Gentlemen, thank you very much for making yourselves available today and your institution. Thank you so much. And to the entire team that’s been here, either from the school system, I know that teacher Brian is here too. We thank him for his work.

Thank you to the members of the Colonie Police Department who are here today to make certain that they ensure that everything is held in a productive and responsible way.

Thank you to the parents whose love and pride and commitment are a vital, if sometimes hidden, part of this growing student movement.

And a special thank you to students who have come here to raise your voices, share your thoughts, express your solutions, offer your concerns and perhaps provide the difference of opinion and respecting those differences.

Because we are a nation of differences and different opinions, but we are at our best when we come together under common dialogue.

Let me also thank my team from the 20th Congressional District. Matt our communications director is up from D.C., you heard from Collen, you have Max and Kelly here, Bianca is at the front desk, Diana is by the camera. If I’m missing anyone from the team, let me know.

Thank you to the hardworking team that really pours forth from the 20th Congressional District who believe very nobly in public service.

This year we mark 18 years since the tragic shooting at Columbine High School that took the lives of 12 students and one teacher and injured 21 others.

Think about that. 18 years ago. So if you’re a senior today, you’ve been defined by those dynamics of concern, from Columbine to Parkland.

Many of our local high school students, probably some of you, will turn 18 this year.

Yours is the first generation to live your entire lives with active shooter drills as a normal part of school, with concerned teachers and classroom doors that can be locked and barricaded.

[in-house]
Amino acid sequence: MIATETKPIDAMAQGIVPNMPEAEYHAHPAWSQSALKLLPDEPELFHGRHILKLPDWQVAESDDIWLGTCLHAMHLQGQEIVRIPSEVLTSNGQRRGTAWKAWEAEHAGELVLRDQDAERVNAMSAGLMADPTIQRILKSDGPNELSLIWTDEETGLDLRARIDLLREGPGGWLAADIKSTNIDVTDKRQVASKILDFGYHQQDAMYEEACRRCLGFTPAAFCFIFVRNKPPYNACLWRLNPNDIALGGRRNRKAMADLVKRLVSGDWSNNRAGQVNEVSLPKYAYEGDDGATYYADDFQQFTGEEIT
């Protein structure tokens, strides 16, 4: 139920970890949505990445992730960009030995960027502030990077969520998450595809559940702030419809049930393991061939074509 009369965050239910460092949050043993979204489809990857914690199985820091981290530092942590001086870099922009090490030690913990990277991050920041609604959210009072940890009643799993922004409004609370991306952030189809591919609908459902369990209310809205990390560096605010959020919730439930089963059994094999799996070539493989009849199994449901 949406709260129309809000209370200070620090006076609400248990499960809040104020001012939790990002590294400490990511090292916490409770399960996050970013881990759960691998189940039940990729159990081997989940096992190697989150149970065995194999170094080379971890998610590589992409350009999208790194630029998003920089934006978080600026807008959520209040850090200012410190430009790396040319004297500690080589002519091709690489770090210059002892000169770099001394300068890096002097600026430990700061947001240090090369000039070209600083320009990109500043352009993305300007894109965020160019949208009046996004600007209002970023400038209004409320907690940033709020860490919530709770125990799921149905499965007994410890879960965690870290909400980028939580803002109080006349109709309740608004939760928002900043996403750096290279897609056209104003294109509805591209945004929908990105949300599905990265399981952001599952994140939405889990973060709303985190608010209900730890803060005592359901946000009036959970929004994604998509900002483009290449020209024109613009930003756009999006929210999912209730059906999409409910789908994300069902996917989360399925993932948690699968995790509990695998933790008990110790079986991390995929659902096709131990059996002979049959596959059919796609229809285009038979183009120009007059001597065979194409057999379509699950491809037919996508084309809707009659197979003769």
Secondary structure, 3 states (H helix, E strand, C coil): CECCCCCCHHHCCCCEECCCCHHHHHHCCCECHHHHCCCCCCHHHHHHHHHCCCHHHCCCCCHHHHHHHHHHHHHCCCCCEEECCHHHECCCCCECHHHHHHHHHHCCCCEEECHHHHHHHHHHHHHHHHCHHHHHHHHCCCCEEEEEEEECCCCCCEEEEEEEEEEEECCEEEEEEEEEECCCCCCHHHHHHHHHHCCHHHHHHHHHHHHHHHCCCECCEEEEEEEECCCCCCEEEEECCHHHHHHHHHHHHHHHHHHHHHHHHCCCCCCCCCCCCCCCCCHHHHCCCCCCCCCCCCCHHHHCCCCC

Many of you were in elementary school when the shooting at Virginia Tech took the lives of 32 students and faculty members and wounded 17 others.

Those of you who are seniors today were in, what, the seventh grade, when a 20-year-old killed 26 people and himself, including 20 first graders aged six and seven, at Sandy Hook Elementary in Newtown, Connecticut.

Time and again, you have watched tragedy strike, you have seen the nation shocked, parents and teachers that are shaken, leaders offering thoughts and prayers, communities in mourning and the painful images of classmates and parents and friends, tears and anguish on their faces, crushed in the grip of a deeply personal and irreversible tragedy.

Maybe your parents talked to you about these tragedies to help you make sense of what had happened.

Maybe your principal held an assembly or someone from your school sent around a notice about new safety and security practices.

Or maybe you watched as state and local leaders in New York and throughout the country debated what to do next to keep you safe, to prevent this from happening again.

Some took action. Congress did not.

Then, a little more than a month ago, on Valentine’s Day tragically, a 19-year-old former student brought a semi-automatic rifle to Marjory Stoneman Douglas High School in Parkland, Florida and killed 14 students and three adults, and injured 14 others.